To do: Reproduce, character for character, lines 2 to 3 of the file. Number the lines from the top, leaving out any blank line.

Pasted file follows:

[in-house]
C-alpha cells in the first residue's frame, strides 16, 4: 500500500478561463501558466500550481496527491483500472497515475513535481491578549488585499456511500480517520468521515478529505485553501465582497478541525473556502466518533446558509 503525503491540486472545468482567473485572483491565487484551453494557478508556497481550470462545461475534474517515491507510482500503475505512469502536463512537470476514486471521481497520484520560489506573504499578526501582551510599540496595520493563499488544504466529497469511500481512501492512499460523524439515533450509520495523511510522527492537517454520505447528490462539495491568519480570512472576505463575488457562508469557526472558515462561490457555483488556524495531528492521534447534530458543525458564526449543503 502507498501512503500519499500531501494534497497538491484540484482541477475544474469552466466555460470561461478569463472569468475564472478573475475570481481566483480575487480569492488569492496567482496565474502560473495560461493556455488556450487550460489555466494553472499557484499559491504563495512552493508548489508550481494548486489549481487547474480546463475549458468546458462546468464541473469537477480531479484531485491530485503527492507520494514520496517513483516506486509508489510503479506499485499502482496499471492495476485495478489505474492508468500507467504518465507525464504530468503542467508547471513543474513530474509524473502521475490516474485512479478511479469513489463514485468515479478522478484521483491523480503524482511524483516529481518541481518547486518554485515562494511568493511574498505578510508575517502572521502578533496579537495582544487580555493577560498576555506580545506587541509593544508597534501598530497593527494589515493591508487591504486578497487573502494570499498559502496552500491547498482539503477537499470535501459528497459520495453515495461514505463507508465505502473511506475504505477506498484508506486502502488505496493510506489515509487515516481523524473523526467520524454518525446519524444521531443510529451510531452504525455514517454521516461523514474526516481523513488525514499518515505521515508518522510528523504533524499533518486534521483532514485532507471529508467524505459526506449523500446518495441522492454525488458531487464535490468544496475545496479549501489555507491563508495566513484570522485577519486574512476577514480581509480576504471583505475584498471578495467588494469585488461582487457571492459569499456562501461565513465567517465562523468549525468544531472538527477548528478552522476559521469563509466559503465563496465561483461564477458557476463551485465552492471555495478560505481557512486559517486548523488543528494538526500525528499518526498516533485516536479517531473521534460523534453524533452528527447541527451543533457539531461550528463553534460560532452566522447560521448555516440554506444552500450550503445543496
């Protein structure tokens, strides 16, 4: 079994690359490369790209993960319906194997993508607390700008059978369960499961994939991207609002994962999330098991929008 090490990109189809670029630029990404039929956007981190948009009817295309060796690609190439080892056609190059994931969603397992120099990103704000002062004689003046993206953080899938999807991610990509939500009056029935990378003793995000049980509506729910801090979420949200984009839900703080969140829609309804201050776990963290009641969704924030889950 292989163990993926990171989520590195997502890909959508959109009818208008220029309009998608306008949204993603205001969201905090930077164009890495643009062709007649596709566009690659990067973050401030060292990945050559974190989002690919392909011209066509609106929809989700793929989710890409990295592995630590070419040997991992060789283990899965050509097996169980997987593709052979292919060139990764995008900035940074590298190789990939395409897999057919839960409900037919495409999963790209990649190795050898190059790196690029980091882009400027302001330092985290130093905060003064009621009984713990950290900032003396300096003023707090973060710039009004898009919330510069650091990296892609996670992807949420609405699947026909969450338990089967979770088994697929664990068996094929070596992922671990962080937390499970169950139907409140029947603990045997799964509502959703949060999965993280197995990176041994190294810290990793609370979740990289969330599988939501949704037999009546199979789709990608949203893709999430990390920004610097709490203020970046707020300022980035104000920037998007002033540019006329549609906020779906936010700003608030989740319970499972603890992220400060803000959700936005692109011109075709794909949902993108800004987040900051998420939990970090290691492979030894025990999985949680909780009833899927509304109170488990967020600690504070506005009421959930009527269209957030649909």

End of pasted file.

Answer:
C-alpha cells in the first residue's frame, strides 16, 4: 500500500478561463501558466500550481496527491483500472497515475513535481491578549488585499456511500480517520468521515478529505485553501465582497478541525473556502466518533446558509 503525503491540486472545468482567473485572483491565487484551453494557478508556497481550470462545461475534474517515491507510482500503475505512469502536463512537470476514486471521481497520484520560489506573504499578526501582551510599540496595520493563499488544504466529497469511500481512501492512499460523524439515533450509520495523511510522527492537517454520505447528490462539495491568519480570512472576505463575488457562508469557526472558515462561490457555483488556524495531528492521534447534530458543525458564526449543503 502507498501512503500519499500531501494534497497538491484540484482541477475544474469552466466555460470561461478569463472569468475564472478573475475570481481566483480575487480569492488569492496567482496565474502560473495560461493556455488556450487550460489555466494553472499557484499559491504563495512552493508548489508550481494548486489549481487547474480546463475549458468546458462546468464541473469537477480531479484531485491530485503527492507520494514520496517513483516506486509508489510503479506499485499502482496499471492495476485495478489505474492508468500507467504518465507525464504530468503542467508547471513543474513530474509524473502521475490516474485512479478511479469513489463514485468515479478522478484521483491523480503524482511524483516529481518541481518547486518554485515562494511568493511574498505578510508575517502572521502578533496579537495582544487580555493577560498576555506580545506587541509593544508597534501598530497593527494589515493591508487591504486578497487573502494570499498559502496552500491547498482539503477537499470535501459528497459520495453515495461514505463507508465505502473511506475504505477506498484508506486502502488505496493510506489515509487515516481523524473523526467520524454518525446519524444521531443510529451510531452504525455514517454521516461523514474526516481523513488525514499518515505521515508518522510528523504533524499533518486534521483532514485532507471529508467524505459526506449523500446518495441522492454525488458531487464535490468544496475545496479549501489555507491563508495566513484570522485577519486574512476577514480581509480576504471583505475584498471578495467588494469585488461582487457571492459569499456562501461565513465567517465562523468549525468544531472538527477548528478552522476559521469563509466559503465563496465561483461564477458557476463551485465552492471555495478560505481557512486559517486548523488543528494538526500525528499518526498516533485516536479517531473521534460523534453524533452528527447541527451543533457539531461550528463553534460560532452566522447560521448555516440554506444552500450550503445543496
């Protein structure tokens, strides 16, 4: 079994690359490369790209993960319906194997993508607390700008059978369960499961994939991207609002994962999330098991929008 090490990109189809670029630029990404039929956007981190948009009817295309060796690609190439080892056609190059994931969603397992120099990103704000002062004689003046993206953080899938999807991610990509939500009056029935990378003793995000049980509506729910801090979420949200984009839900703080969140829609309804201050776990963290009641969704924030889950 292989163990993926990171989520590195997502890909959508959109009818208008220029309009998608306008949204993603205001969201905090930077164009890495643009062709007649596709566009690659990067973050401030060292990945050559974190989002690919392909011209066509609106929809989700793929989710890409990295592995630590070419040997991992060789283990899965050509097996169980997987593709052979292919060139990764995008900035940074590298190789990939395409897999057919839960409900037919495409999963790209990649190795050898190059790196690029980091882009400027302001330092985290130093905060003064009621009984713990950290900032003396300096003023707090973060710039009004898009919330510069650091990296892609996670992807949420609405699947026909969450338990089967979770088994697929664990068996094929070596992922671990962080937390499970169950139907409140029947603990045997799964509502959703949060999965993280197995990176041994190294810290990793609370979740990289969330599988939501949704037999009546199979789709990608949203893709999430990390920004610097709490203020970046707020300022980035104000920037998007002033540019006329549609906020779906936010700003608030989740319970499972603890992220400060803000959700936005692109011109075709794909949902993108800004987040900051998420939990970090290691492979030894025990999985949680909780009833899927509304109170488990967020600690504070506005009421959930009527269209957030649909």